Wine & Spirits: Brabo’s Fork and Cork Collaboration

Brabo’s chef de cuisine and sommelier dish on the food and wine synergy behind the menu.

By Kelly A. Magyarics

Sommelier Matt Carroll and Chef de Cuisine Harper McClure constantly collaborate for Brabo's pairings. Photo credit Jordan Culberson.

Sommelier Matt Carroll and Chef de Cuisine Harper McClure constantly collaborate for Brabo’s pairings. (Photo by Jordan Culberson)

Any restaurant whose cuisine focuses on creative, harmonious pairings doesn’t get there by creating its food and wine menus independently in a vacuum. The process is infinitely more seamless if the chef knows his way around the wine cellar, and the sommelier a thing or two about kitchen ingredients and cooking techniques. At Robert Wiedmaier’s Brabo in Alexandria, chef de cuisine Harper McClure and sommelier Matthew Carroll are equally complementary in their praise for each other. “This is the first restaurant I’ve worked in where I’ve had the benefit of collaborating with a chef who is this savvy about wine,” muses Carroll, who goes on to point out that he and McClure write the menus progressively, taking into account the weight, texture and density of a dish and the wine. For his part, McClure says he’s “fortunate to work with a sommelier who also brings an in-depth food knowledge to the table.”

The duo’s playful, complementary pairings certainly make for a fun evening sampling the tasting menu at Brabo. We asked them to explain the process behind some of the restaurant’s winning partners on the plate and in the glass.

How do you go about working together on Brabo’s food and beverage programs?

HM: Typically, Matt and I sit down and say, “What do we want to see on the menu?” We tend to write the food first, and [Matt] will often suggest two to three ingredients that might be a jumping off point for pairings.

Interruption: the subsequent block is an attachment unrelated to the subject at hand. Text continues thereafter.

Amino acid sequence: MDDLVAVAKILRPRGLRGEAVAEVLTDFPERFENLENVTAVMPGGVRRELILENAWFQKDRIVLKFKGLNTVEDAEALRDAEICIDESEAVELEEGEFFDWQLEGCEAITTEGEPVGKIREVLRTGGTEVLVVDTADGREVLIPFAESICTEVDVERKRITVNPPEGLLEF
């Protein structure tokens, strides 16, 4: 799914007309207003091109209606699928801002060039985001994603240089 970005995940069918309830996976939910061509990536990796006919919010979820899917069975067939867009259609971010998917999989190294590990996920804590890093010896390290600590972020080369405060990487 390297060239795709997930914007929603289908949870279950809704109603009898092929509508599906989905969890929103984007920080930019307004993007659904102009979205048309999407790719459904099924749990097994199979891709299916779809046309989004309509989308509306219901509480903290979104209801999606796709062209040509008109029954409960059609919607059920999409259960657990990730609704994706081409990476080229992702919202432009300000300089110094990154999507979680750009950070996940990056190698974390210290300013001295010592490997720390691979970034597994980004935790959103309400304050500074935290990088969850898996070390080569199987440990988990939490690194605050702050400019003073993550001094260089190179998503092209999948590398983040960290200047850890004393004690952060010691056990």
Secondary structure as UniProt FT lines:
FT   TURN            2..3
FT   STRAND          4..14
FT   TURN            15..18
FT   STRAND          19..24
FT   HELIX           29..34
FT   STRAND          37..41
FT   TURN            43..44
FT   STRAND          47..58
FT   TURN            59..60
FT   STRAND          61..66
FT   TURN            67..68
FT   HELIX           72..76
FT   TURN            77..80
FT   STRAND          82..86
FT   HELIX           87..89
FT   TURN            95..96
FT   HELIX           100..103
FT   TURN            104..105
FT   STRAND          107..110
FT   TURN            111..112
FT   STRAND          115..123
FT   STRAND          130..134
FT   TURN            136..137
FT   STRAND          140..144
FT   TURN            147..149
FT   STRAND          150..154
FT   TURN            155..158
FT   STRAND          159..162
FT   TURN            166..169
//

MC: We tend to start by saying we know this of that protein will be coming in this season, and then we talk about basic pairing ideas. If we’re talking duck, we narrow it down to five or six varietals. Then we might tweak the accompaniments and plating to match the wine.

HM: I don’t write menus based on technique; they’re all based on flavor. We work the techniques and the dish around a specific flavor that we want to feature. For instance, we might want an element of brightness in the first course, so we start talking about acidic components.

MC: We start with the menu as a very macro idea. We talk about food elements broadly in ways that lend themselves to those general components, like, “What is dense and weighty?” Some of those parameters are also defined by what we have to work with seasonally in the region.

 

Give me a few specific examples when you worked together on food and wine pairings.

Roasted Long Island rockfish with rock shrimp risotto, sea beans and Meyer lemon butter, paired with the 2009 Domaine Mestre-Michelot ‘Montmeix’ from Burgundy, France.

HM: We knew the rockfish was coming back in, so we started talking about how we wanted to feature it. We discussed white Burgundy and Chablis and some of those profiles.

MC: With the rockfish, we chose the white Burgundy and were tweaking it out a little more with the Meyer lemon butter. We played off the minerality that comes with white Burgundy because there’s that briny, almost alkaline taste.

HM: We were able to make it work because we’re comfortable with that style of wine. I have always been a big white Burgundy fan, which has a nice acidic balance but also has a bigger Chardonnay profile like Chablis.”

Farm egg one-eyed Susan with wild mushrooms, lardo and red wine jus, paired with the 2009 Château du Chatelard, ‘Cuvée Traditio’, Gamay from Fleurie in Beaujolais, France.

MC: This was a course that we originally thought would be a second course option, but we realized we were flipping between red and white and that it would have been followed by a much more delicate fish course.

HM: We made this the third course after a crispy skinned loup de mer. In collaborating, it’s like we look at the courses with different eyes. Overall, a defining part of the experience we offer is the tasting menu at Brabo.

MC: The tasting menu is a chance for people to experience what Harper’s doing in the kitchen and what I’m doing with the beverage program on a slightly deeper level. It gives us a chance to play and to be more creative.